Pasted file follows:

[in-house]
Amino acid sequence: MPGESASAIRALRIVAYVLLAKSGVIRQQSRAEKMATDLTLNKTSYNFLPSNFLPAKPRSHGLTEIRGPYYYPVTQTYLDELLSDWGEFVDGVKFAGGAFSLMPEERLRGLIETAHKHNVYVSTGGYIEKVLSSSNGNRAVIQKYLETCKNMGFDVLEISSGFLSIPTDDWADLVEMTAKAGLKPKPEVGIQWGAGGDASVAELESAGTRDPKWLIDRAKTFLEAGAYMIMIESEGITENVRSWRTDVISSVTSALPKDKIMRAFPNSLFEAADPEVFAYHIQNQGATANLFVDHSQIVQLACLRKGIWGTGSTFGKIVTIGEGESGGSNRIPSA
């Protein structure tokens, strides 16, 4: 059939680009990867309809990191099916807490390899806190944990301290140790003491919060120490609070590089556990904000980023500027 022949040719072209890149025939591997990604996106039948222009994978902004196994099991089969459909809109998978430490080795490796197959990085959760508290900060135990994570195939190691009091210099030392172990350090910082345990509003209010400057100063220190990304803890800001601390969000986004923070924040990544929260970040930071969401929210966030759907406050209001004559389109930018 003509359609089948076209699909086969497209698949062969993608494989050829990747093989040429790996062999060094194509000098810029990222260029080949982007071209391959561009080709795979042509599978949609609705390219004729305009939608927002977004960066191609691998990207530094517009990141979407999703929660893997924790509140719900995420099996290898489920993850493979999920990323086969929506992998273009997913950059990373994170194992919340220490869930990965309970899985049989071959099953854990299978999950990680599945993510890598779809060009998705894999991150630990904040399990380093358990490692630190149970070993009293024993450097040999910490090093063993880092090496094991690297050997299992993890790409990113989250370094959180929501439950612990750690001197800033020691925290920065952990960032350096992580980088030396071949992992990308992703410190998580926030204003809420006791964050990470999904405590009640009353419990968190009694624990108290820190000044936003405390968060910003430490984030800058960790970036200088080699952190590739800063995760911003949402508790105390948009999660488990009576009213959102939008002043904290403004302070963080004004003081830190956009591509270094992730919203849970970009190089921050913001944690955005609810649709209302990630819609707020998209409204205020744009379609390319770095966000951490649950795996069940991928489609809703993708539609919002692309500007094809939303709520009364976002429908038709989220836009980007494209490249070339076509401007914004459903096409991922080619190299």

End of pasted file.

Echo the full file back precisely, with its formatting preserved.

[in-house]
Amino acid sequence: MPGESASAIRALRIVAYVLLAKSGVIRQQSRAEKMATDLTLNKTSYNFLPSNFLPAKPRSHGLTEIRGPYYYPVTQTYLDELLSDWGEFVDGVKFAGGAFSLMPEERLRGLIETAHKHNVYVSTGGYIEKVLSSSNGNRAVIQKYLETCKNMGFDVLEISSGFLSIPTDDWADLVEMTAKAGLKPKPEVGIQWGAGGDASVAELESAGTRDPKWLIDRAKTFLEAGAYMIMIESEGITENVRSWRTDVISSVTSALPKDKIMRAFPNSLFEAADPEVFAYHIQNQGATANLFVDHSQIVQLACLRKGIWGTGSTFGKIVTIGEGESGGSNRIPSA
């Protein structure tokens, strides 16, 4: 059939680009990867309809990191099916807490390899806190944990301290140790003491919060120490609070590089556990904000980023500027 022949040719072209890149025939591997990604996106039948222009994978902004196994099991089969459909809109998978430490080795490796197959990085959760508290900060135990994570195939190691009091210099030392172990350090910082345990509003209010400057100063220190990304803890800001601390969000986004923070924040990544929260970040930071969401929210966030759907406050209001004559389109930018 003509359609089948076209699909086969497209698949062969993608494989050829990747093989040429790996062999060094194509000098810029990222260029080949982007071209391959561009080709795979042509599978949609609705390219004729305009939608927002977004960066191609691998990207530094517009990141979407999703929660893997924790509140719900995420099996290898489920993850493979999920990323086969929506992998273009997913950059990373994170194992919340220490869930990965309970899985049989071959099953854990299978999950990680599945993510890598779809060009998705894999991150630990904040399990380093358990490692630190149970070993009293024993450097040999910490090093063993880092090496094991690297050997299992993890790409990113989250370094959180929501439950612990750690001197800033020691925290920065952990960032350096992580980088030396071949992992990308992703410190998580926030204003809420006791964050990470999904405590009640009353419990968190009694624990108290820190000044936003405390968060910003430490984030800058960790970036200088080699952190590739800063995760911003949402508790105390948009999660488990009576009213959102939008002043904290403004302070963080004004003081830190956009591509270094992730919203849970970009190089921050913001944690955005609810649709209302990630819609707020998209409204205020744009379609390319770095966000951490649950795996069940991928489609809703993708539609919002692309500007094809939303709520009364976002429908038709989220836009980007494209490249070339076509401007914004459903096409991922080619190299």